The Oregonian: “Ballot measure has always been a means to an end”
In an editorial published yesterday, The Oregonian tackles the rapidly shifting landscape for the freedom to marry in Oregon in both the Courts and at the ballot. As momentum to achieve marriage for same-sex couples advances in the Courts like never before, the paper says it’s wise to shift our campaign’s resources to defending any attacks on freedom — namely, the proposed initiative that would permit businesses to openly discriminate against same-sex couples:
First, don’t grumble about Oregon United for Marriage’s decision. A lot of us might want to vote on a marriage-equality ballot measure this year, but running the necessary campaign would be a lousy use of donors’ contributions. Same-sex marriage would be legal regardless of the outcome, and the group would like to dedicate its resources to defeating a potential measure that would allow businesses not to “solemnize, celebrate, participate in, facilitate, or support any same-sex marriage ceremony or its arrangements.” In other words, a bakery that didn’t want to prepare a cake for a same-sex wedding could refuse without fear of penalty.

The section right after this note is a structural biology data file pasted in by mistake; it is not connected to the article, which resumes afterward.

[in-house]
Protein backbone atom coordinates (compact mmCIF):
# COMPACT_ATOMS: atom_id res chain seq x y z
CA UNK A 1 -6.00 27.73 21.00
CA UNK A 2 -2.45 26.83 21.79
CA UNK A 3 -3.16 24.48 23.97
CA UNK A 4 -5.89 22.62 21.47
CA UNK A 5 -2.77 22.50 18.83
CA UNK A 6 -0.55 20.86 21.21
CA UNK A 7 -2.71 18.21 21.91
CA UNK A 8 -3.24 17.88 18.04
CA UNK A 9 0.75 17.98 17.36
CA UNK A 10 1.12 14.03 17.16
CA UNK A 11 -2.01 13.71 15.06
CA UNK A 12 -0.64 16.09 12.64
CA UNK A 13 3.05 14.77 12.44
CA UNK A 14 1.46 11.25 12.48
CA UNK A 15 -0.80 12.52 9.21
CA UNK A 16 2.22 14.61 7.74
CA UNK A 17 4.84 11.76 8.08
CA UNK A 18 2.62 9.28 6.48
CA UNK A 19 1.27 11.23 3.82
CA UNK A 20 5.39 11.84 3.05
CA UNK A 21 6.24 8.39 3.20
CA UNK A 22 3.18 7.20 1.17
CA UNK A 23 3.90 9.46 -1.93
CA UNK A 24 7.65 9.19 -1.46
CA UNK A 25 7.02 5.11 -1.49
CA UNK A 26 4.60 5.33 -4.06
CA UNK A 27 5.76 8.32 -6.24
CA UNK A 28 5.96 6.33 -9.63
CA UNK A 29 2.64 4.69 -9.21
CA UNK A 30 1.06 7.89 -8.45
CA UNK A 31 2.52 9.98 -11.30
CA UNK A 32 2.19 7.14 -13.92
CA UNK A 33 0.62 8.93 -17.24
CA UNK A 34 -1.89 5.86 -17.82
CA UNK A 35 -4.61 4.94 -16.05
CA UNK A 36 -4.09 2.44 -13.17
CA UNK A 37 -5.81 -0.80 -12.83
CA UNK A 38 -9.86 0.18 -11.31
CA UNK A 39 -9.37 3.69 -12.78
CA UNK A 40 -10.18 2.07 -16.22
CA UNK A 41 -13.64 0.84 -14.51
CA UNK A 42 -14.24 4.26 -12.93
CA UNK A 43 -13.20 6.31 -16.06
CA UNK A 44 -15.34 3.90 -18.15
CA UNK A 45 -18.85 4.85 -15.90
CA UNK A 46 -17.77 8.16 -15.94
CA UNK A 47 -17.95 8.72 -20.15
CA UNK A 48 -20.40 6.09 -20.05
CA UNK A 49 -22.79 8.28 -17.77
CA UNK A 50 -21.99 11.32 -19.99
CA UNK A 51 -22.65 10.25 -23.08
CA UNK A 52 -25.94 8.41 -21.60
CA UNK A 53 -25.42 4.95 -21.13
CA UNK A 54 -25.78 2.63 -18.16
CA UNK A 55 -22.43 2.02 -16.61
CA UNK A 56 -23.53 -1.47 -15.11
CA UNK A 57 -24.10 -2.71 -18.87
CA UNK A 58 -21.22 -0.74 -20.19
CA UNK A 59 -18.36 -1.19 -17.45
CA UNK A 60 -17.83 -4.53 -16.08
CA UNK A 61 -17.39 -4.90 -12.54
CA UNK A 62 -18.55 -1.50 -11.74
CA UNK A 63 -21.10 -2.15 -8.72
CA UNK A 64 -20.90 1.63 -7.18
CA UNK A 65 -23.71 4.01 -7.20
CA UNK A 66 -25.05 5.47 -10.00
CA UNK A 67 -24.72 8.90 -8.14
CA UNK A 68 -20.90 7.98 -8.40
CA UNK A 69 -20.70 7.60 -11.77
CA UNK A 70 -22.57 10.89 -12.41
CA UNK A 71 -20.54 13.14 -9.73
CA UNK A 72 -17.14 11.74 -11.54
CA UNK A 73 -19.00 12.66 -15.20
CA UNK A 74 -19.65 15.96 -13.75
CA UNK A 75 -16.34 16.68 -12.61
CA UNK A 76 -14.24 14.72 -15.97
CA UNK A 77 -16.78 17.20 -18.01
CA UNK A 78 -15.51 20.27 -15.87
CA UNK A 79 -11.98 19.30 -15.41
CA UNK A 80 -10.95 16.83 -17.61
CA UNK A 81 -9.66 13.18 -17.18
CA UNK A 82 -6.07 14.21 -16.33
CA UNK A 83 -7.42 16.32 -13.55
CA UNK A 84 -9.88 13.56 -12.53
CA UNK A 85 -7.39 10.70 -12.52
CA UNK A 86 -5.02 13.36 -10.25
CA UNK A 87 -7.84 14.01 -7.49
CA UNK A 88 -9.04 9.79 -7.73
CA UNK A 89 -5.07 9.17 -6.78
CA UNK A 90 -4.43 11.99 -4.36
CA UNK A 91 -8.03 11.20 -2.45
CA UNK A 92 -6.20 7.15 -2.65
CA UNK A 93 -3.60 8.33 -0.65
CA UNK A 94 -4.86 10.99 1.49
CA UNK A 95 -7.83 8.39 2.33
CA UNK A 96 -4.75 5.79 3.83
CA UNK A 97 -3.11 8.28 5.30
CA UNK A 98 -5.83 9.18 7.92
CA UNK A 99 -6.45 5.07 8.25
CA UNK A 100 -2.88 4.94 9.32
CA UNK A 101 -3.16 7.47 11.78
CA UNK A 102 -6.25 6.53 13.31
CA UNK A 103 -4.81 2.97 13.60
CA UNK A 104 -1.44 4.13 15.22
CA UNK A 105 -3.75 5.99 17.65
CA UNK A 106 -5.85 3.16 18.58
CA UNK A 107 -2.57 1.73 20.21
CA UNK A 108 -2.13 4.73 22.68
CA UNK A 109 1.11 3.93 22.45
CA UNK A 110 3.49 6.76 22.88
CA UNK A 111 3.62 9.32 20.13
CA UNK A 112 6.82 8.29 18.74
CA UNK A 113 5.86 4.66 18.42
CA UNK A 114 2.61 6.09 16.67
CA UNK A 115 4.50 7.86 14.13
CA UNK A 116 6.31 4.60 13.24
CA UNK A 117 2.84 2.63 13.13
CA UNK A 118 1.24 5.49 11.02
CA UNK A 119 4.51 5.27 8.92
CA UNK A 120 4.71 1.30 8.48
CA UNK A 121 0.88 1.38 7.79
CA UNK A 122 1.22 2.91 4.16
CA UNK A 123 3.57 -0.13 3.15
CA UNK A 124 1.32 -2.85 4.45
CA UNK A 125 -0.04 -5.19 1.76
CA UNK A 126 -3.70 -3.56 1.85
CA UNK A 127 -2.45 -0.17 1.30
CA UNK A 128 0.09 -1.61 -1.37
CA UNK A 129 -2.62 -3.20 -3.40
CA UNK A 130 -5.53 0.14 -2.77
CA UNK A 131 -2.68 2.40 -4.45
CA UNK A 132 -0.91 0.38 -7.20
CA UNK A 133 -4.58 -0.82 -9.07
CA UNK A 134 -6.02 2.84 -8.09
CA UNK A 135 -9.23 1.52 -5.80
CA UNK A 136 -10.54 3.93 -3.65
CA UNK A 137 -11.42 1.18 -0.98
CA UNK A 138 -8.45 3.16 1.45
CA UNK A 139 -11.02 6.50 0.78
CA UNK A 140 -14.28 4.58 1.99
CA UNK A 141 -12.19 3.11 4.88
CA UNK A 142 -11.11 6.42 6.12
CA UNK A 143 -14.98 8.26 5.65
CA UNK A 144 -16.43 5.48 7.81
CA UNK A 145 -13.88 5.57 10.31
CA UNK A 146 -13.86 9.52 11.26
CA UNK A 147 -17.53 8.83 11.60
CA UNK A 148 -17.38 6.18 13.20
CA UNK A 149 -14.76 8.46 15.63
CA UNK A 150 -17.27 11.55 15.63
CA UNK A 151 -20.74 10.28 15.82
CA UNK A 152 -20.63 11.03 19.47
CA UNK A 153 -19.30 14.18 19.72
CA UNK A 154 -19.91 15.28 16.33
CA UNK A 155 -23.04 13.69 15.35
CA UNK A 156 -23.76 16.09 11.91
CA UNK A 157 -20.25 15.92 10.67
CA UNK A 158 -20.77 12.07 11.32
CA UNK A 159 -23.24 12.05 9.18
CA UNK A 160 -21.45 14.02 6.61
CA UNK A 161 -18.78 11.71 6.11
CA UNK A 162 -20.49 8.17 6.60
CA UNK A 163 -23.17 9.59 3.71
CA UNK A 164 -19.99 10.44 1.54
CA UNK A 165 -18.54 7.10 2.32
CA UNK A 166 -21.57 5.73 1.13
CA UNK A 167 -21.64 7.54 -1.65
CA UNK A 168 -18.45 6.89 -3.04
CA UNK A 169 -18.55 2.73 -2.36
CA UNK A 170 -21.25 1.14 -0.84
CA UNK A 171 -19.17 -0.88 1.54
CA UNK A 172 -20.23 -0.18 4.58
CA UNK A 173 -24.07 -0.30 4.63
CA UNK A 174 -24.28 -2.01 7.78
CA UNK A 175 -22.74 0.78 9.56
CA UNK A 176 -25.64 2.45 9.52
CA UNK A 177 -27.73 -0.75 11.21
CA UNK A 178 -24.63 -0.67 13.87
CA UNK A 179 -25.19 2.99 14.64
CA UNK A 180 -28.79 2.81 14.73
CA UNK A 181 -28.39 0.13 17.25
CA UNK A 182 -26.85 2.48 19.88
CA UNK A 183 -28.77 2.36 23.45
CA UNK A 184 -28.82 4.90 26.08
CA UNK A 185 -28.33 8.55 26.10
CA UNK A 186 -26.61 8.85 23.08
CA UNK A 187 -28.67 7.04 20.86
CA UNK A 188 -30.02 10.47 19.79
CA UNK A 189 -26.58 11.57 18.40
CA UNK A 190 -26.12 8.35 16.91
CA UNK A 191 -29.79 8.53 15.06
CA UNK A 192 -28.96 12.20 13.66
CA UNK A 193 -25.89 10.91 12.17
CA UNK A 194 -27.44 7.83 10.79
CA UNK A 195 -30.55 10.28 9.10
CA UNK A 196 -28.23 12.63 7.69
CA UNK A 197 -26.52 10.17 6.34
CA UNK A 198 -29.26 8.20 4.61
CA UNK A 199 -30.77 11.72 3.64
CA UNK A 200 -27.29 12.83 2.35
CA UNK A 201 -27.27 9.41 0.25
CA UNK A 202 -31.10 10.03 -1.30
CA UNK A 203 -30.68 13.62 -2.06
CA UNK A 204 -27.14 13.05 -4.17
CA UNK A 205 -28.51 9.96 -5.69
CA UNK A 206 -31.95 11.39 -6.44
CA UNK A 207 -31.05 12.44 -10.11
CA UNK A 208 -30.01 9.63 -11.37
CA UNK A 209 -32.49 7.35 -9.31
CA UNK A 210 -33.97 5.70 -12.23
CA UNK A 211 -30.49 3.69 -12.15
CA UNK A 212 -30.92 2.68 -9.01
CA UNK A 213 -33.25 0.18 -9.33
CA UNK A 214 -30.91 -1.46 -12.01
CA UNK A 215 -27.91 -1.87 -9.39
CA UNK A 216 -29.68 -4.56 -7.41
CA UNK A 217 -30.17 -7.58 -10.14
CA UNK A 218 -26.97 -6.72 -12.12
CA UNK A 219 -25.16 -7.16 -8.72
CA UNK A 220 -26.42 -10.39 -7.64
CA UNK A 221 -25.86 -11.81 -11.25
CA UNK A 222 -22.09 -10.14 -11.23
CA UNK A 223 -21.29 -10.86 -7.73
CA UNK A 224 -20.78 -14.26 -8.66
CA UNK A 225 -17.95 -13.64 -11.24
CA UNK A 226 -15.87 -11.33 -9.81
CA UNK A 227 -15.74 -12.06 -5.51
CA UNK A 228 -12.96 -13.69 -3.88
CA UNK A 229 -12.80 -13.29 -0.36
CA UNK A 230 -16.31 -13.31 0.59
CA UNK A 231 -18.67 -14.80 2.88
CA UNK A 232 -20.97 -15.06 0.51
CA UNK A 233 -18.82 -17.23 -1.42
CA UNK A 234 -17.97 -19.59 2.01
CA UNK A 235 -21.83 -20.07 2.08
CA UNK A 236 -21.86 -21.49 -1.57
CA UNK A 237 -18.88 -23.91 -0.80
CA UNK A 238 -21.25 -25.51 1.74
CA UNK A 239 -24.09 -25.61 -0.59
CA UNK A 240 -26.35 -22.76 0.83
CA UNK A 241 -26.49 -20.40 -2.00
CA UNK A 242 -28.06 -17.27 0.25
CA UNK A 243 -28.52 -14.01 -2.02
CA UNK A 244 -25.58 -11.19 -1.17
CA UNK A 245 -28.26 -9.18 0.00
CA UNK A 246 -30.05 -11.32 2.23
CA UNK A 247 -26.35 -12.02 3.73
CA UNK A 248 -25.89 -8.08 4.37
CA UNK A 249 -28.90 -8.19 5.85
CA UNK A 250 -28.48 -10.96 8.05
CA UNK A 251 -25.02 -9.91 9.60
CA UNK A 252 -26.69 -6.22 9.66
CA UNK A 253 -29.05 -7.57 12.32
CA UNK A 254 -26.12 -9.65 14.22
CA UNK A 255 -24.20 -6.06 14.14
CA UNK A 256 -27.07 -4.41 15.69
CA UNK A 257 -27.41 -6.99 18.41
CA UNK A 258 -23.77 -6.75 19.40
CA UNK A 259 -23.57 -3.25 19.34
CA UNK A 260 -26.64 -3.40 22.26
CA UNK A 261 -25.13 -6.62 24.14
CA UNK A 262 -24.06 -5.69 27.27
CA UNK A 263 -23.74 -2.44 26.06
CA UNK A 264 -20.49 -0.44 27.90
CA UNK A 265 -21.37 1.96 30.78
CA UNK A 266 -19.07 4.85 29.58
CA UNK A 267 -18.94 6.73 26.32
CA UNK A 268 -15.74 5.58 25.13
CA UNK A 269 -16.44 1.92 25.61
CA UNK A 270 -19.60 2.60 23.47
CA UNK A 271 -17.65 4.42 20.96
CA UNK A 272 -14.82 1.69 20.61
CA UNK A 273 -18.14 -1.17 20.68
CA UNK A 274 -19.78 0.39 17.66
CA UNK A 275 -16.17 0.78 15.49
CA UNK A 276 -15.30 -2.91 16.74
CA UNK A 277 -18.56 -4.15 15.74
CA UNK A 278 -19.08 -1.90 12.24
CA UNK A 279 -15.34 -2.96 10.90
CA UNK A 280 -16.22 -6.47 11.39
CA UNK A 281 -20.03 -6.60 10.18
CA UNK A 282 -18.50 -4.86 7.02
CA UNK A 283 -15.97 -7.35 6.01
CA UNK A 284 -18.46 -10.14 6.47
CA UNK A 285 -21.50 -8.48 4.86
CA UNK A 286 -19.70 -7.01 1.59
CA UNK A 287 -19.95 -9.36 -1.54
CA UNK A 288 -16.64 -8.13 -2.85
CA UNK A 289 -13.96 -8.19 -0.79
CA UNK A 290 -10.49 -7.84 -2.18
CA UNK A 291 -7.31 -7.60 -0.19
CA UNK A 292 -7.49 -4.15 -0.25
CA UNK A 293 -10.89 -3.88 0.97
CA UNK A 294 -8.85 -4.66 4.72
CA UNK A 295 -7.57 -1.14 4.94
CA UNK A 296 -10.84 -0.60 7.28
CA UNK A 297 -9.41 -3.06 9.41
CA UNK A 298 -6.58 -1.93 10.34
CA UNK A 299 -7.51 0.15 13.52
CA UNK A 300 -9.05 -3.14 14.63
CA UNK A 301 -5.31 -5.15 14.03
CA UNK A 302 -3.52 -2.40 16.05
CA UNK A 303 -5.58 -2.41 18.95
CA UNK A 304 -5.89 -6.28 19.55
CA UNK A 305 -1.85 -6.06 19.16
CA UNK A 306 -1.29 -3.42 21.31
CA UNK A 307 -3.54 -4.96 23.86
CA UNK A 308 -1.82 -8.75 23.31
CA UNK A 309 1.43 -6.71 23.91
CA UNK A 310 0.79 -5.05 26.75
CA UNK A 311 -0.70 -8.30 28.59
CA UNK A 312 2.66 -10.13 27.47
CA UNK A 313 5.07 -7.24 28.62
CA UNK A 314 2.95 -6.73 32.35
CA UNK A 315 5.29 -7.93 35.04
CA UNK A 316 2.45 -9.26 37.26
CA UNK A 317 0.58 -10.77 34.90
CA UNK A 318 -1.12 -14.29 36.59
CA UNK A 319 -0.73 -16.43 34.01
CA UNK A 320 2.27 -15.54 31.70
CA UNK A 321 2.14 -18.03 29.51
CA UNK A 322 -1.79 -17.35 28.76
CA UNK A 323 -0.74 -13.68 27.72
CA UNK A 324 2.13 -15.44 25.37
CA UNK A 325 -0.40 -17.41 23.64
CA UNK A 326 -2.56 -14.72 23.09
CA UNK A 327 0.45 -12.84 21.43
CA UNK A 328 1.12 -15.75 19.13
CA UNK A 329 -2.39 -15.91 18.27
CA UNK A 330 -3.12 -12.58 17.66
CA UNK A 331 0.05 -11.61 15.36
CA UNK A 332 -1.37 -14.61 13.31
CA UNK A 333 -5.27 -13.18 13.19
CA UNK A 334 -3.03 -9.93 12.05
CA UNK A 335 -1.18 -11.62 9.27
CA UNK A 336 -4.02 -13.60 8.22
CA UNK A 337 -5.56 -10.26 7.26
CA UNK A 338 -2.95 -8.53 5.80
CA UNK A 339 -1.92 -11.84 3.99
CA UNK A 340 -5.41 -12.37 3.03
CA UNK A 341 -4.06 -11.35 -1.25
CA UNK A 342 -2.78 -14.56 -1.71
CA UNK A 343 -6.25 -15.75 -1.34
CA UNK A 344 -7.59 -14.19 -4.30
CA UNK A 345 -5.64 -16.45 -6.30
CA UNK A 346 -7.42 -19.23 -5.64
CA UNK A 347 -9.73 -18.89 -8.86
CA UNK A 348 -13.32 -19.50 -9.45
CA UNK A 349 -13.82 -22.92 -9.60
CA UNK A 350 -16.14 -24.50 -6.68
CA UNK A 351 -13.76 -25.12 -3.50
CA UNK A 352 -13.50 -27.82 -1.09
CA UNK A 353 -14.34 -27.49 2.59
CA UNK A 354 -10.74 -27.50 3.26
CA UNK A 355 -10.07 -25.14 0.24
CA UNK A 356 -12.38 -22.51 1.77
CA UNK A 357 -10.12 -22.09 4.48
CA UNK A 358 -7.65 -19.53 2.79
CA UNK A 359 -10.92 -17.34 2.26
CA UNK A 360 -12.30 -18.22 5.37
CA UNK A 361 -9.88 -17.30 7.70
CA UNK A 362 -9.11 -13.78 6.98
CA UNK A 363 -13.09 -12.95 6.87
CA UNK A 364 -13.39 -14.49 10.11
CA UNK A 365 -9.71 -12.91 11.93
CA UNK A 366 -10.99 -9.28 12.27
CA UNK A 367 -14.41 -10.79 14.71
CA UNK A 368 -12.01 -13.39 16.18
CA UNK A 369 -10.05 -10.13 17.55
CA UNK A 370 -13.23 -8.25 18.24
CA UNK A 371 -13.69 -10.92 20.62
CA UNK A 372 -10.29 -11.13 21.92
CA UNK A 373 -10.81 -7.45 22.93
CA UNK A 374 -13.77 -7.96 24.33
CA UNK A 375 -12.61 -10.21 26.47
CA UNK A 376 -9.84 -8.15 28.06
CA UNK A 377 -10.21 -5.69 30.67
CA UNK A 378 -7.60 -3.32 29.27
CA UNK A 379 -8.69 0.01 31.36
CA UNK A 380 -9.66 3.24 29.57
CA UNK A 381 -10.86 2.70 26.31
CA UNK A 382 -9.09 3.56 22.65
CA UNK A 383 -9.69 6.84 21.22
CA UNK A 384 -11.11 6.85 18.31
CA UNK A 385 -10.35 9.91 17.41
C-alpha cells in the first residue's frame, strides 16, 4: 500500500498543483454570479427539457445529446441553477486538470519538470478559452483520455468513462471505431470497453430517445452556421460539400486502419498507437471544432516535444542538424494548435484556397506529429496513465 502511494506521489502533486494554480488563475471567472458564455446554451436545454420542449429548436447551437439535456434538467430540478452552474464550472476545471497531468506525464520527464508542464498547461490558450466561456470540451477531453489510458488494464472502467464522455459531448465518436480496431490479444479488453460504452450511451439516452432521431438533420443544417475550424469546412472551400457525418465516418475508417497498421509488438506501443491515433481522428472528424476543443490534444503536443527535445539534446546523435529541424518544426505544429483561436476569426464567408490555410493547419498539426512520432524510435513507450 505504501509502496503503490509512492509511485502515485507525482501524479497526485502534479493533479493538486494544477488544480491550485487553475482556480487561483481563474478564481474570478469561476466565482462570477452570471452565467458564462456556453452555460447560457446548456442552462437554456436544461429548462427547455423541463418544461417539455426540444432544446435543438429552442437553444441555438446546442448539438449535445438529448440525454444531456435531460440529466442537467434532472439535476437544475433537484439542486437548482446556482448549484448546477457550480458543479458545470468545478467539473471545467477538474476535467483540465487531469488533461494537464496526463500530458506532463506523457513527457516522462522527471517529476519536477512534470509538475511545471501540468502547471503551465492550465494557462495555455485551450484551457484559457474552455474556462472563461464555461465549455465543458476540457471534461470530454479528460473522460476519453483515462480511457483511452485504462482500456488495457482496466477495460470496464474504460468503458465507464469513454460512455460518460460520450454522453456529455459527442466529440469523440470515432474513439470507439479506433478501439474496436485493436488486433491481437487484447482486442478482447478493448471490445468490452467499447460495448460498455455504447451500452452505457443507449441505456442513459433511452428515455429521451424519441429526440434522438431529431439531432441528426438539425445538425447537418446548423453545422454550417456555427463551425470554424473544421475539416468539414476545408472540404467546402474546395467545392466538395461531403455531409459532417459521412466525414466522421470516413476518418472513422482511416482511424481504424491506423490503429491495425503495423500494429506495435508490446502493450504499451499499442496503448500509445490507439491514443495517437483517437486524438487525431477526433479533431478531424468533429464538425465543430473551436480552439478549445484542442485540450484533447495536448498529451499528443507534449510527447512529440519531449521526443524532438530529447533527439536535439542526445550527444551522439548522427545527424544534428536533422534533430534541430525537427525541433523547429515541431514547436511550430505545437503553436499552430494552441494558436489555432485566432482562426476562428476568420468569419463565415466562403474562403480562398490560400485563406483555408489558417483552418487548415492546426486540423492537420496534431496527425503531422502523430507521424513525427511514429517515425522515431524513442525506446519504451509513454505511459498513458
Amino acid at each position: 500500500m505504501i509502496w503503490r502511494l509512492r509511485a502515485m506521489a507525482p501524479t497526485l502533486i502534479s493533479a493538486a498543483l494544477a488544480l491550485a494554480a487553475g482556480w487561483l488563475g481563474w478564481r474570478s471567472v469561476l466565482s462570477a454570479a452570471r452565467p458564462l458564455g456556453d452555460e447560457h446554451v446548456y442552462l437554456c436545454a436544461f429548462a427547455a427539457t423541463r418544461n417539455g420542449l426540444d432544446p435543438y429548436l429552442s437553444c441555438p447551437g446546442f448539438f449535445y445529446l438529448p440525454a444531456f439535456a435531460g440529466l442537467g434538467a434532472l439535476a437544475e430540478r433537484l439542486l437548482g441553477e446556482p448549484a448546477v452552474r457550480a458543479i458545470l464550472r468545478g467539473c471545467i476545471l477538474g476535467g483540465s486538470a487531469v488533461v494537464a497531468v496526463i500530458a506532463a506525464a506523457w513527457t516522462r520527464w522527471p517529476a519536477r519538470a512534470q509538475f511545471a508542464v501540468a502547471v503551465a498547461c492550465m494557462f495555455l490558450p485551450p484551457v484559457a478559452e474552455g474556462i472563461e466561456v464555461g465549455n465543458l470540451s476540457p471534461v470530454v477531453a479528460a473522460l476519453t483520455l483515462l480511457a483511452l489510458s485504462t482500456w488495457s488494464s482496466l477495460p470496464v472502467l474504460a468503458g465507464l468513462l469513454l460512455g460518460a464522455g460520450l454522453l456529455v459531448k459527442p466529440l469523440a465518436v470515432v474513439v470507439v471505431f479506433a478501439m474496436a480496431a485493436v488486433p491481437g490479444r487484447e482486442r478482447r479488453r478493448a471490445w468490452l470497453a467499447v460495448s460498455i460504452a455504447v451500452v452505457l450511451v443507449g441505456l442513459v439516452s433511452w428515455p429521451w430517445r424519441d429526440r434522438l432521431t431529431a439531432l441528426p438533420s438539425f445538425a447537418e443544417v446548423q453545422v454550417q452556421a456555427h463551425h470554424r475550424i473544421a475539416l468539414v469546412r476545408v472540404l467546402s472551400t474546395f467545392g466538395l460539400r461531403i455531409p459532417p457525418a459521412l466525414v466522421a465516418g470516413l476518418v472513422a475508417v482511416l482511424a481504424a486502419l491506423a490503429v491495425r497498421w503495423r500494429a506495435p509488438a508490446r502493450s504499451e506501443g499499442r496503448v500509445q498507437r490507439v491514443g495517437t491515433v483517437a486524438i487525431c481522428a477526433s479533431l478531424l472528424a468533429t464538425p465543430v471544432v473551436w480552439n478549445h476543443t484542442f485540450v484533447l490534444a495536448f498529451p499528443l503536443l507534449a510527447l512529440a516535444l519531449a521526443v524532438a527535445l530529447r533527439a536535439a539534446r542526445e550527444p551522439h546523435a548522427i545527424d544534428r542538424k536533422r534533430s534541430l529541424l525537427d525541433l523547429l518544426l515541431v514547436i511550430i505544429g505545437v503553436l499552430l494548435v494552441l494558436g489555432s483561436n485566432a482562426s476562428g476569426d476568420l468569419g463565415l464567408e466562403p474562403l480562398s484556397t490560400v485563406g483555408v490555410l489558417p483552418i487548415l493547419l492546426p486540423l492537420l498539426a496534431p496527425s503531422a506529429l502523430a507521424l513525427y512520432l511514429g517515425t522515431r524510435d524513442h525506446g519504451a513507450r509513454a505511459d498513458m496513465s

But doesn’t the group owe Oregonians a chance to vote, having asked for their signatures, their support and, yes, the money that may now be used to oppose a different measure? In a word, nope. From Oregon United for Marriage’s perspective, the ballot measure has always been a means to an end. At the time the effort began, say organization officials, holding a public vote seemed to be the best route to marriage equality. That’s no longer the case, however, as the legal scaffolding has collapsed, seemingly overnight, beneath bans like Oregon’s. The group’s shift merely reflects a change in circumstances.
As the case to overturn Oregon’s ban on marriage for same-sex couples fast tracks in federal court, we are more confident than ever that the freedom to marry will come to Oregon this year. In just a little over two months, seven federal judges across the country have ruled in favor of marriage — and none have ruled against.
But our opponents won’t stop there. They’re working around the clock to put an Arizona-style law on the ballot this November — and at a moment when Oregonians should soon be celebrating the imminent end of marriage discrimination, we have a tough fight ahead of us to stop this harmful measure.